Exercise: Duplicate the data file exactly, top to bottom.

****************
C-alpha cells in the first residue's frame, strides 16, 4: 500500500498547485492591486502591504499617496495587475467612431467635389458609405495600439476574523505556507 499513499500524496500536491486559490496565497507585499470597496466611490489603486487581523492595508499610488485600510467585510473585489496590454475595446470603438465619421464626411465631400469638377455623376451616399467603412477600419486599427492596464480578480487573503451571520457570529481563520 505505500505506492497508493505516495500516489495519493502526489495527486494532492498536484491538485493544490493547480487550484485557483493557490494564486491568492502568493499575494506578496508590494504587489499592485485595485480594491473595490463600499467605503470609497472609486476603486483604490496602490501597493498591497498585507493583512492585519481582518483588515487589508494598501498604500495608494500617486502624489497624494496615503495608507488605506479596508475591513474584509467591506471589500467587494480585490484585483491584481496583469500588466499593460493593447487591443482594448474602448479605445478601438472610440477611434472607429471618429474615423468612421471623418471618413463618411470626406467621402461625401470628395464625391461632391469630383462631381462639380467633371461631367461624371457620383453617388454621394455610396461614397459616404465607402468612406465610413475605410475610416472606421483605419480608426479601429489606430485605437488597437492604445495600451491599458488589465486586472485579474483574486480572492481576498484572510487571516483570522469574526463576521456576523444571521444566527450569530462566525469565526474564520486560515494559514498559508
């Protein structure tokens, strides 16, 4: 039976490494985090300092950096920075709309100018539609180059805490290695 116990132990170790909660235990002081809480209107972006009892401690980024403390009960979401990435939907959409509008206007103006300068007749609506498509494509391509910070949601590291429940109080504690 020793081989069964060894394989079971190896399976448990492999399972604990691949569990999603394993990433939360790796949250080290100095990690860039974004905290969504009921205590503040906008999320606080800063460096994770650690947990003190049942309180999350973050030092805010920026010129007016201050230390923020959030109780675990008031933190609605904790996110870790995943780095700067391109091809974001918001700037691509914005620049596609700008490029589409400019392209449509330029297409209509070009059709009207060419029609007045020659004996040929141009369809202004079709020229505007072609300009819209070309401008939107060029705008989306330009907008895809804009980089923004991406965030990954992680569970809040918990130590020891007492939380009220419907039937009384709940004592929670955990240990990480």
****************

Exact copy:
C-alpha cells in the first residue's frame, strides 16, 4: 500500500498547485492591486502591504499617496495587475467612431467635389458609405495600439476574523505556507 499513499500524496500536491486559490496565497507585499470597496466611490489603486487581523492595508499610488485600510467585510473585489496590454475595446470603438465619421464626411465631400469638377455623376451616399467603412477600419486599427492596464480578480487573503451571520457570529481563520 505505500505506492497508493505516495500516489495519493502526489495527486494532492498536484491538485493544490493547480487550484485557483493557490494564486491568492502568493499575494506578496508590494504587489499592485485595485480594491473595490463600499467605503470609497472609486476603486483604490496602490501597493498591497498585507493583512492585519481582518483588515487589508494598501498604500495608494500617486502624489497624494496615503495608507488605506479596508475591513474584509467591506471589500467587494480585490484585483491584481496583469500588466499593460493593447487591443482594448474602448479605445478601438472610440477611434472607429471618429474615423468612421471623418471618413463618411470626406467621402461625401470628395464625391461632391469630383462631381462639380467633371461631367461624371457620383453617388454621394455610396461614397459616404465607402468612406465610413475605410475610416472606421483605419480608426479601429489606430485605437488597437492604445495600451491599458488589465486586472485579474483574486480572492481576498484572510487571516483570522469574526463576521456576523444571521444566527450569530462566525469565526474564520486560515494559514498559508
């Protein structure tokens, strides 16, 4: 039976490494985090300092950096920075709309100018539609180059805490290695 116990132990170790909660235990002081809480209107972006009892401690980024403390009960979401990435939907959409509008206007103006300068007749609506498509494509391509910070949601590291429940109080504690 020793081989069964060894394989079971190896399976448990492999399972604990691949569990999603394993990433939360790796949250080290100095990690860039974004905290969504009921205590503040906008999320606080800063460096994770650690947990003190049942309180999350973050030092805010920026010129007016201050230390923020959030109780675990008031933190609605904790996110870790995943780095700067391109091809974001918001700037691509914005620049596609700008490029589409400019392209449509330029297409209509070009059709009207060419029609007045020659004996040929141009369809202004079709020229505007072609300009819209070309401008939107060029705008989306330009907008895809804009980089923004991406965030990954992680569970809040918990130590020891007492939380009220419907039937009384709940004592929670955990240990990480």